Old bathtub needs sparkles, please


#1

Old bathtub asking for help. I’m crummy and my “maid” just can’t get me lookin clean. I’d even like to be sparkly! Can anyone help me please?


#2

Have you looked on line?

There’s some guy on public TV who cleans all sorts of things w/ amonia, vinegar and other common items. —KCT


#3

Every once in awhile, when there is build up on something, I use a product called BAM. It is in a purple spray bottle and you can get it at Walmart. It is probably really toxic, but it gets your bathroom stuff sparkly with minimal effort. I usually try to use white vinegar and water, but we have hard water and sometimes you have to resort to the nerve-damaging chemicals!:hypno:


#4

What kind of bathtub is it? Old fashioned Comet seems to do a marvelous job for 99 cents but it scratches some surfaces.


#5

Comet won’t even touch it. Even when I crawl inside the tub to work harder.

The house was built in 1964, and I’d imagine the tub was original at that time.

I’ll try the BAM, thank you guys for anwsering.


#6

My house is a 1964 vintage and we were going to have the tub resurfaced, until we found out the cost!! I used that Oxy stuff that is for laundry–just sprinkled it around and used a wet sponge and the gritty powder scrubbed and the bleach whitened it up. We couldn’t believe how good it looked. Cheap too. Then I used this stuff called Gel Gloss (in cleaning section of store) on the tub except for on the bottom of course. It’s kind of like car wax and put a nice sheen back on the surface.


#7

Try a med./fine grade of steel wool. It is time consuming but that is about all that really works on old tubs.


#8

Thanks so much, everyone–
I’ll let you know which method worked.


#9

20 mule team Borax might work as well–it cleans everything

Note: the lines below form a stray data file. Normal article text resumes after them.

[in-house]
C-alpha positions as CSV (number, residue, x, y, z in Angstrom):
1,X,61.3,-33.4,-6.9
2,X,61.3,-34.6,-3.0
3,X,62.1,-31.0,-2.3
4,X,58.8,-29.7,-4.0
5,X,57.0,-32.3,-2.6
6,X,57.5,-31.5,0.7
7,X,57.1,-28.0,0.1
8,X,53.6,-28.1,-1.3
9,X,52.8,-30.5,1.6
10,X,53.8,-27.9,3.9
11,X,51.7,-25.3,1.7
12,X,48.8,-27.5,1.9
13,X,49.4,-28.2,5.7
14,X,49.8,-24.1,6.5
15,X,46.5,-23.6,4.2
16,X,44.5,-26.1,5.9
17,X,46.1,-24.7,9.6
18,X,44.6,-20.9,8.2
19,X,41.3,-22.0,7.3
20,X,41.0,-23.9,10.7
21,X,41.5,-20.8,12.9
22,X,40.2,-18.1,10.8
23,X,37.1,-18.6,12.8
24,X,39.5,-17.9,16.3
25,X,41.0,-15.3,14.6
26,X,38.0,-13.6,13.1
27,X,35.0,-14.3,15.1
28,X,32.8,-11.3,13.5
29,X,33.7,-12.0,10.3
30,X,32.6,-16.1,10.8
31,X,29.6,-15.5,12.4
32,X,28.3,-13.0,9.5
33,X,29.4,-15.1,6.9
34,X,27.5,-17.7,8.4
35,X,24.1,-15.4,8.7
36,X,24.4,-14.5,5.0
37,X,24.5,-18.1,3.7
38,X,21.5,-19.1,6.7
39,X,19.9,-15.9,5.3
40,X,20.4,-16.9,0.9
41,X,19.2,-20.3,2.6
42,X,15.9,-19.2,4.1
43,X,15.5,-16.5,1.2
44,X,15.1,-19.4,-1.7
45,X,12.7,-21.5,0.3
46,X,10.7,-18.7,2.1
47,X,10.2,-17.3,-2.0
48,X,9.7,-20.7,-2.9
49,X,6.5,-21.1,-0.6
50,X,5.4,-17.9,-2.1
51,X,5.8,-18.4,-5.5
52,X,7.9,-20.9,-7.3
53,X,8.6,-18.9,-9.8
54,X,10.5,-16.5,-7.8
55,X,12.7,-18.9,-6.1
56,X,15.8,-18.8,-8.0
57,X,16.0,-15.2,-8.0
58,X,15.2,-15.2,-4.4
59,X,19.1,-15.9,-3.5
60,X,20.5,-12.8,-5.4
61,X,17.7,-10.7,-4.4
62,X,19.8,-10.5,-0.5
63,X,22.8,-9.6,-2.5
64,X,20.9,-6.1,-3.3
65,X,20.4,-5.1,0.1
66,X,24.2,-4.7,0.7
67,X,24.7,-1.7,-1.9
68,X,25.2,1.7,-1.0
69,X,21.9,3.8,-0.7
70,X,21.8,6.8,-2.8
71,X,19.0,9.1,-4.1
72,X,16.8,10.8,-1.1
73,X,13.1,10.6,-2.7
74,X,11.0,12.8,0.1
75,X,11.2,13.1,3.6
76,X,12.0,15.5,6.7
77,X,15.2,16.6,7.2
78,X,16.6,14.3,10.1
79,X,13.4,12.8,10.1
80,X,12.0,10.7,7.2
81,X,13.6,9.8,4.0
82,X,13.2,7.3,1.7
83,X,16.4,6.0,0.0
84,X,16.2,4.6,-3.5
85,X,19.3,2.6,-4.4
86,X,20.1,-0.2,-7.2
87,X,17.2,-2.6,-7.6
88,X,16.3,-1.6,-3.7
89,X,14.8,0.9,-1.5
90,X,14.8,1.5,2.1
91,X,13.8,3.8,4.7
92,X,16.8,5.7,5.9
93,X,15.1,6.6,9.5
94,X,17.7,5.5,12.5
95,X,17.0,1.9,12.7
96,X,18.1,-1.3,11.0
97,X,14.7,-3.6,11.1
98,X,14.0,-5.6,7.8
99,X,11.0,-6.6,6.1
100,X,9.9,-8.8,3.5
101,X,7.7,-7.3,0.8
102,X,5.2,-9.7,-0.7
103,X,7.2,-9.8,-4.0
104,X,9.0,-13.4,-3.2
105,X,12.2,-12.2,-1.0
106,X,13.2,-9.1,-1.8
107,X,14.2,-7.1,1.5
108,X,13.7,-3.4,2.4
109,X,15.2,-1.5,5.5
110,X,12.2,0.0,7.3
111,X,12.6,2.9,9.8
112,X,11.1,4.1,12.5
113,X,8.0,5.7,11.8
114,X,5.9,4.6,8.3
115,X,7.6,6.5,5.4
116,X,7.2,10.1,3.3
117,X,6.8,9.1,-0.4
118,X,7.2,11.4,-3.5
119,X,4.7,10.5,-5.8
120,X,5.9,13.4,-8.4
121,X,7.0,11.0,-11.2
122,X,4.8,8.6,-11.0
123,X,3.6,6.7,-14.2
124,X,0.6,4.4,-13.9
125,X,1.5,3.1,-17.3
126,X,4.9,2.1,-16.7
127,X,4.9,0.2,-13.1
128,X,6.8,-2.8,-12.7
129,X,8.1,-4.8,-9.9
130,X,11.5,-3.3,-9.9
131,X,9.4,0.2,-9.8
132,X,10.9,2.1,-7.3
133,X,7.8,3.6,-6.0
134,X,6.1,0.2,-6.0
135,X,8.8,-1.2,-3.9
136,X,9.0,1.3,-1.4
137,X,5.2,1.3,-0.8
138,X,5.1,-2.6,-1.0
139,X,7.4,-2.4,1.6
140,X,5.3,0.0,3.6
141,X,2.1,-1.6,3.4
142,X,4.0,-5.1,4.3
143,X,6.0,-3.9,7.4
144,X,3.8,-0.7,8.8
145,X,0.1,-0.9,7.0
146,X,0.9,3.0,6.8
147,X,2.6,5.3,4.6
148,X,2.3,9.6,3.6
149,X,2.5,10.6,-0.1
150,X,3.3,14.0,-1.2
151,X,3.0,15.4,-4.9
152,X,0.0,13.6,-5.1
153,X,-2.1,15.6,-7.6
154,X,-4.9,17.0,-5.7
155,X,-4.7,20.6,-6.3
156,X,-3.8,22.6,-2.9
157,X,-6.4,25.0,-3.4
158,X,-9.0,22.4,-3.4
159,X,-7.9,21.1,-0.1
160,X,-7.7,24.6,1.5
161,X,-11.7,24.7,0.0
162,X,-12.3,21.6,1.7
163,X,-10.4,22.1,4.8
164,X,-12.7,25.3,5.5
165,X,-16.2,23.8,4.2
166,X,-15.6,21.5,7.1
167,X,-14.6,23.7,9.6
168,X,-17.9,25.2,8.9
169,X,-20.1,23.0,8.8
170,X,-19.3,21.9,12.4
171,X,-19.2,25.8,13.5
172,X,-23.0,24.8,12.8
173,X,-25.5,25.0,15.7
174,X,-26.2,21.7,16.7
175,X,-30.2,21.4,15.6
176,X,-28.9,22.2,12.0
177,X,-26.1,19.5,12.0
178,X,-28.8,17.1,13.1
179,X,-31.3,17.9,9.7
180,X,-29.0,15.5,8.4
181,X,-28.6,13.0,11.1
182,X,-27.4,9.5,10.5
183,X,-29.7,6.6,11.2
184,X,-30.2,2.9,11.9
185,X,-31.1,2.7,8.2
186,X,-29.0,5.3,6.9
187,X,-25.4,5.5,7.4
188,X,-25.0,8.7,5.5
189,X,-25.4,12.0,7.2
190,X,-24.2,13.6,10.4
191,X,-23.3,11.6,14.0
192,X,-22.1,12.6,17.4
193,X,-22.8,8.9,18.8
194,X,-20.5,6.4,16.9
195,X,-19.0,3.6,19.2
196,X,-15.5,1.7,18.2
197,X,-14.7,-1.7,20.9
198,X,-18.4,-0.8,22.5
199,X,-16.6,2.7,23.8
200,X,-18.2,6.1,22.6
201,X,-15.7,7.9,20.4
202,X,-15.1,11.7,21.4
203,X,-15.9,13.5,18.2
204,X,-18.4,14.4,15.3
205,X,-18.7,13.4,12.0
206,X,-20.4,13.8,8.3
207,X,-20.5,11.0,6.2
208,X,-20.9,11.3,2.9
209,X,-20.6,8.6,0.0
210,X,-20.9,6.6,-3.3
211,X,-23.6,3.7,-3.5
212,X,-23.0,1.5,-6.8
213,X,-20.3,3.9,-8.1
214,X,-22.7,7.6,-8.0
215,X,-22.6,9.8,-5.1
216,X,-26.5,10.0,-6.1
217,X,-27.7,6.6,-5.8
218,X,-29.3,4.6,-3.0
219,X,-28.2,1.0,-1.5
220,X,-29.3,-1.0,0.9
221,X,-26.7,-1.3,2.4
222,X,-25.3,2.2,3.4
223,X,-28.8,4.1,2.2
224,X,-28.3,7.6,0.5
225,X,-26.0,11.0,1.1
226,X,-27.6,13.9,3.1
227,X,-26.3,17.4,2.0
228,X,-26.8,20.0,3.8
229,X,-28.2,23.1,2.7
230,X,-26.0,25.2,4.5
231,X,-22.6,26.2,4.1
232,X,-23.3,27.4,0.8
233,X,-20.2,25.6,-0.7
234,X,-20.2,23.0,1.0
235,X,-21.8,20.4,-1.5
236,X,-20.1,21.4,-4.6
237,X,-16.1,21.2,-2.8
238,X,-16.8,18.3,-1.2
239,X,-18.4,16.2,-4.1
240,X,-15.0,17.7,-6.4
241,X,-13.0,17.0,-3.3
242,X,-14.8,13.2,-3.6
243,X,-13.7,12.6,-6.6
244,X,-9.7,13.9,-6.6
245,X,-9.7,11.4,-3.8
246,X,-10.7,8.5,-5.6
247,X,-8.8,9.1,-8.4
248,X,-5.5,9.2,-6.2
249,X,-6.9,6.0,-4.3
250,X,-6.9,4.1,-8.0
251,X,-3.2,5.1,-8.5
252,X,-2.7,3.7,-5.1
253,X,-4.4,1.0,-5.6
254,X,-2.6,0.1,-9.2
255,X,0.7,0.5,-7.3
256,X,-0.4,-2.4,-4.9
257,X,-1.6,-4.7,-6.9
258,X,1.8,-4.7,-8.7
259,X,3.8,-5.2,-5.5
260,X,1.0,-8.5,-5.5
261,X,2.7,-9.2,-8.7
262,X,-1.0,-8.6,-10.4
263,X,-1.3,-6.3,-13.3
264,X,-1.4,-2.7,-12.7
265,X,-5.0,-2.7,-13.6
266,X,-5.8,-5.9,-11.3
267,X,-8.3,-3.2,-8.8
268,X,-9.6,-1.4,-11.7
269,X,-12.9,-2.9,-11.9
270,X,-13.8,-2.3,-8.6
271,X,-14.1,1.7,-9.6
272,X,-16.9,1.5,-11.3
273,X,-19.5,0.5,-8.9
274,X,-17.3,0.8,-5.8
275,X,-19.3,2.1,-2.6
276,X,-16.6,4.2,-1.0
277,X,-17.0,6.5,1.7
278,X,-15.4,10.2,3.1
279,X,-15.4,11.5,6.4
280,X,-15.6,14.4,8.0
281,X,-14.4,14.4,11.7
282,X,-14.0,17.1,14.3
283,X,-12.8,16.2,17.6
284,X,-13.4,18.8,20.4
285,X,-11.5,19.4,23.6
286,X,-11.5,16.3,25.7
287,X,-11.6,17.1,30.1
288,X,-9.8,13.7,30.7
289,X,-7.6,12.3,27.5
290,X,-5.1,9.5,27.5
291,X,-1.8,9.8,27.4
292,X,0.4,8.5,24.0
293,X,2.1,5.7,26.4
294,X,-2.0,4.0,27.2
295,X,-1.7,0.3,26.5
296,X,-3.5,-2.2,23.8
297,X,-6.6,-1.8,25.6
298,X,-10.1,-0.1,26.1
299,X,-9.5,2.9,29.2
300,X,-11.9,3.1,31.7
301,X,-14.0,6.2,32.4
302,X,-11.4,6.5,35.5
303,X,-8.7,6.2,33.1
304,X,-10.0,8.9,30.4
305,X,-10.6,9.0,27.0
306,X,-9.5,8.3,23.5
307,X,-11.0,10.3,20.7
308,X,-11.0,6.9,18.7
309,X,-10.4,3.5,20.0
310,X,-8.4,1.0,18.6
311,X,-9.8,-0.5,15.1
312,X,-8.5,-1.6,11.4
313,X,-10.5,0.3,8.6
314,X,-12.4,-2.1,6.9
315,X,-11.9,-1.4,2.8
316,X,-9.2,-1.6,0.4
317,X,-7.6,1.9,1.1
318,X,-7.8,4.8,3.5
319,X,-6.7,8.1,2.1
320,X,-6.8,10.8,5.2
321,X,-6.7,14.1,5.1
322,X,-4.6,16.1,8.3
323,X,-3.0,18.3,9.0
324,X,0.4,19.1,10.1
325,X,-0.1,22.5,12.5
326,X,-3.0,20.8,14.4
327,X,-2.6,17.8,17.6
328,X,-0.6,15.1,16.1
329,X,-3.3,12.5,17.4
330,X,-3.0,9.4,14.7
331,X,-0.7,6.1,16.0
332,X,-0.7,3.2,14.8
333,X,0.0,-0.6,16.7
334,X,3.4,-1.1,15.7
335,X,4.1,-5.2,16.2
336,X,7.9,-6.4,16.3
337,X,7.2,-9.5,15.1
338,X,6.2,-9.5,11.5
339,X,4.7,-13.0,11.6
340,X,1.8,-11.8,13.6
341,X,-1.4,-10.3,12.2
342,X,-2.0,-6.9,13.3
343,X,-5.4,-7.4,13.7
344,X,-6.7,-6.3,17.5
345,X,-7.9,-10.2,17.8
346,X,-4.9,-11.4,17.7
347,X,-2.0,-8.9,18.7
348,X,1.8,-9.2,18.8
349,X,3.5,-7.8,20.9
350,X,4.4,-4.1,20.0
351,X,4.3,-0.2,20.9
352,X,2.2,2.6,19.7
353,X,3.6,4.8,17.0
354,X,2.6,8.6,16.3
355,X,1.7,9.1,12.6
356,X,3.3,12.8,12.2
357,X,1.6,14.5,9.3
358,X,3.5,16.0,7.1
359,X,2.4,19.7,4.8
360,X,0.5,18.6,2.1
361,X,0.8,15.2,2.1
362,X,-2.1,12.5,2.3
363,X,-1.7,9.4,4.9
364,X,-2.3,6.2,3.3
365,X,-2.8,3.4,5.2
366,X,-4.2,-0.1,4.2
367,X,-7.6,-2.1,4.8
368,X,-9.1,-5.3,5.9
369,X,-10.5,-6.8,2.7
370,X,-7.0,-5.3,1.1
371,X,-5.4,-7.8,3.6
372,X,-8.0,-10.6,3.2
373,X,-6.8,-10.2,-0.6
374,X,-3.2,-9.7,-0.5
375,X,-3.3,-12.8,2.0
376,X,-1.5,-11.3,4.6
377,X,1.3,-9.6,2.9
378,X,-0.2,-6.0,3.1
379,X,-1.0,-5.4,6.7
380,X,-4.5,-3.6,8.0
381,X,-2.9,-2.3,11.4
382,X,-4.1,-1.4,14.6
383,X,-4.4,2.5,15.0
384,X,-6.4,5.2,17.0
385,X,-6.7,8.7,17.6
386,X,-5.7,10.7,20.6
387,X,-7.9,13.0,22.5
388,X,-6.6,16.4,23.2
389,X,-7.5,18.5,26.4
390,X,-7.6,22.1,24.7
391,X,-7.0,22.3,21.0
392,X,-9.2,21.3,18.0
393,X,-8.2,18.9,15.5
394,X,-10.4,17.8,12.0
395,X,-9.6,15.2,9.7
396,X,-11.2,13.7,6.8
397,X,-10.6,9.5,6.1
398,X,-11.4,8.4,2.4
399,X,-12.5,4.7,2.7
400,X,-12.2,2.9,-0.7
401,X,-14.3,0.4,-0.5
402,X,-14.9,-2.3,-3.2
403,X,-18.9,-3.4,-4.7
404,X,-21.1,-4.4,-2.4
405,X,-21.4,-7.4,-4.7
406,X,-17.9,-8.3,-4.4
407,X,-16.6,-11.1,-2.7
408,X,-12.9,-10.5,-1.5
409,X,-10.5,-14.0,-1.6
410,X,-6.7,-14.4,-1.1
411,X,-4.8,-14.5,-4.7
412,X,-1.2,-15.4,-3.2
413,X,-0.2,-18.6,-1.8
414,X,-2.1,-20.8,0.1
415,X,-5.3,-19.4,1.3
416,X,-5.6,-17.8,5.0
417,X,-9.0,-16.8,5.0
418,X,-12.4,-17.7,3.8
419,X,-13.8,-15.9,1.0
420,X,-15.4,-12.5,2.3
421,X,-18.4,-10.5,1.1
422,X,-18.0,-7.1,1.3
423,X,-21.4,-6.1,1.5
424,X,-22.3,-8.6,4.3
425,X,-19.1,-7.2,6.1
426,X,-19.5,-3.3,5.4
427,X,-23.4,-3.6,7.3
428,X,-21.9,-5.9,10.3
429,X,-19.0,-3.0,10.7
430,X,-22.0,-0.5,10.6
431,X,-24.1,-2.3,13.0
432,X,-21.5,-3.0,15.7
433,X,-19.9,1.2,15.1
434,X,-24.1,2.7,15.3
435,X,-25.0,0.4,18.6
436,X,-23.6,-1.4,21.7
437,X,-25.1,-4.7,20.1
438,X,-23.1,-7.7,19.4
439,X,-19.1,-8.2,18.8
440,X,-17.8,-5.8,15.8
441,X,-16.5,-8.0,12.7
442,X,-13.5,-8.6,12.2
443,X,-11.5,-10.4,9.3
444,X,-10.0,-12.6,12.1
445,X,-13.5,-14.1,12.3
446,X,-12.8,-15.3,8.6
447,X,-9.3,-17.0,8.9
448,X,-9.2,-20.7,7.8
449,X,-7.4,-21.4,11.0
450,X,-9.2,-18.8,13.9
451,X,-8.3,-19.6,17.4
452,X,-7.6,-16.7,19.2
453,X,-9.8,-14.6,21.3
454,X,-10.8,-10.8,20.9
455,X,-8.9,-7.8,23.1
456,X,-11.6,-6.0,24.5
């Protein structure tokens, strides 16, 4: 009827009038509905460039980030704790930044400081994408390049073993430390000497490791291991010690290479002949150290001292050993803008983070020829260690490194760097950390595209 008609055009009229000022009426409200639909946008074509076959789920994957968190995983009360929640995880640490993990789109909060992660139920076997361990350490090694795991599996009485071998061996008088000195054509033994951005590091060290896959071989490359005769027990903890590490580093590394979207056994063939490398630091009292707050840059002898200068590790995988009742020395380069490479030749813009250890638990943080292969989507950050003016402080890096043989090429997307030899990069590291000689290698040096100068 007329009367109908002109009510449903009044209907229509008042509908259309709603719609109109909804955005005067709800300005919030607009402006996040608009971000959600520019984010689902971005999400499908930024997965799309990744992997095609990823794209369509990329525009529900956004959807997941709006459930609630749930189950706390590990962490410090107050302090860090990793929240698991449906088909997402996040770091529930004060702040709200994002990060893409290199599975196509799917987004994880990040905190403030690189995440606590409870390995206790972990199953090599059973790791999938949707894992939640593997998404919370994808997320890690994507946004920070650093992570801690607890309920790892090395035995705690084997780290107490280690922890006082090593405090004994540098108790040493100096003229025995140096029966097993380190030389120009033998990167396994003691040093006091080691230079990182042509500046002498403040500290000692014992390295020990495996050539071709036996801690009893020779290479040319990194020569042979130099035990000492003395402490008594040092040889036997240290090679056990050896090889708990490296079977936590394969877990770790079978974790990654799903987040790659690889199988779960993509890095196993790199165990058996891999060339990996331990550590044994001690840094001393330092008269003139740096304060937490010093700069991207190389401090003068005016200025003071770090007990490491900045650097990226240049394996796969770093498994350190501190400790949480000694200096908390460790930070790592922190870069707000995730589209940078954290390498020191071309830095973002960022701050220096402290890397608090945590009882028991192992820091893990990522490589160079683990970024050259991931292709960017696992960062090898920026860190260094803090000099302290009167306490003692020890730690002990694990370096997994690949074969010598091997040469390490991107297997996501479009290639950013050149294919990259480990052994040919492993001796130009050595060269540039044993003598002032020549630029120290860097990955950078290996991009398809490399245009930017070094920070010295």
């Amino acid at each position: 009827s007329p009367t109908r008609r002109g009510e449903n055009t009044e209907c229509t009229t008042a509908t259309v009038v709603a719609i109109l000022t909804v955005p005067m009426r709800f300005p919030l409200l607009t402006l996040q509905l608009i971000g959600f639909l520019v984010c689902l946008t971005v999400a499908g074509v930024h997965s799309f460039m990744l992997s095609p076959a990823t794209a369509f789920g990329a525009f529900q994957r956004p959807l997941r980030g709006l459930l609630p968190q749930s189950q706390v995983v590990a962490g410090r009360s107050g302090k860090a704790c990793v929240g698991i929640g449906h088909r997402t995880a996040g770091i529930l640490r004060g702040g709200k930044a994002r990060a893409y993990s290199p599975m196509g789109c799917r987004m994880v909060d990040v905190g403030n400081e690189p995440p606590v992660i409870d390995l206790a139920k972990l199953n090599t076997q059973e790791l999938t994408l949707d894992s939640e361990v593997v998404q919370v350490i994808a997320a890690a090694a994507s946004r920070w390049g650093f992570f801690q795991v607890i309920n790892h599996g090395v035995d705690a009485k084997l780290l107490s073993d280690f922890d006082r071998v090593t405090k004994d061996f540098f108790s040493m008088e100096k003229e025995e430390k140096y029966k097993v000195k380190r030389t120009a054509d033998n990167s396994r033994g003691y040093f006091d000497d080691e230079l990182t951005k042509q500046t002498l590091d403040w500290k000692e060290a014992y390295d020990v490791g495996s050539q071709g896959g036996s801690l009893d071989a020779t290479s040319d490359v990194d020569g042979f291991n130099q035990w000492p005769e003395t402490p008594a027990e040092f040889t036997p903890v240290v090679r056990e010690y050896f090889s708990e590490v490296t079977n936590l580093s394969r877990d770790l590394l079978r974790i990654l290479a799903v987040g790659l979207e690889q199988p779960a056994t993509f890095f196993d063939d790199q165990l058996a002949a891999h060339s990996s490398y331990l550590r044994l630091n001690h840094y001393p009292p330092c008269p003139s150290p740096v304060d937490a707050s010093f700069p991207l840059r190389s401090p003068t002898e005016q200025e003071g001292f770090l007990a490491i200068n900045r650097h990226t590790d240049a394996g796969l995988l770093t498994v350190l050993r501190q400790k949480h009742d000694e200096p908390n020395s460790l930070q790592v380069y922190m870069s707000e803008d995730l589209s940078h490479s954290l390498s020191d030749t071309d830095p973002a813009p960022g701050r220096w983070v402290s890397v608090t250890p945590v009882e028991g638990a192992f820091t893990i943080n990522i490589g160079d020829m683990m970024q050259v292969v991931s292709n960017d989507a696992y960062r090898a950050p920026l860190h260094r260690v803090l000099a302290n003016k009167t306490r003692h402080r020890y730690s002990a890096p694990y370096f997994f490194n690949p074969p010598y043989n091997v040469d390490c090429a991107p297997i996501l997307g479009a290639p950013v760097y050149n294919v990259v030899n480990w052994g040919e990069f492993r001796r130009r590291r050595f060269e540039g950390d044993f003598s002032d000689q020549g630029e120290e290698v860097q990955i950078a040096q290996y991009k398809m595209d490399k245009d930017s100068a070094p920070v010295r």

dialcorp.com/index.cfm?page_id=56

Those magic erasers might work to get the crud off, too.

Jennifer


#10

Well, I don’t know about Minnesota… Here in Alabama it was pretty cheap to replace the tub… much cheaper than resurfacing it. Of course we did all the labor ourselves… about $275 for the tub… Then comes the fixtures…


#11

You know, pyropam, we were considering that too. To get a refinishing kit to fix the tub costs abt $175 and we have to crawl in there and do it ourselves, plus they say the fumes are deadly so you need really good ventilation. Having lung disease, that is not inviting to me.
Did you say you put in the tub yourselves? How difficult was it?


#12

Jennifer, I have magic erasers in the house. I’ll try that! Thanks.


#13

There are businesses that specialize in having old tubs “re-porcelanized.” We had this done in a former residence that was about 50 years old. The tub was surrounded by tile and it would have meant gutting the bathroom to put in a new tub. The re-do worked beautifully–I think they sand off a layer and add several “coats” of material that appears to be just like the original porcelain. They re-grout/seal everything and it is as if you have a brand new tub–and for not a ton of $$. See attached page for details and then a contractor in your locale. Good luckbeautifulfinishes.com/bathtub_refinishing.html


#14

Island oak, the before and after is amazing! My tub isn’t even that bad! :slight_smile: :slight_smile: :slight_smile: you’re right abt all the extra work and expense–ours in set in tile and cement, i think :slight_smile: :slight_smile: :slight_smile: and dh can’t do it anymore. I’m in the Pac NW too–in spokane–where are you located?
Thanks for your help.


#15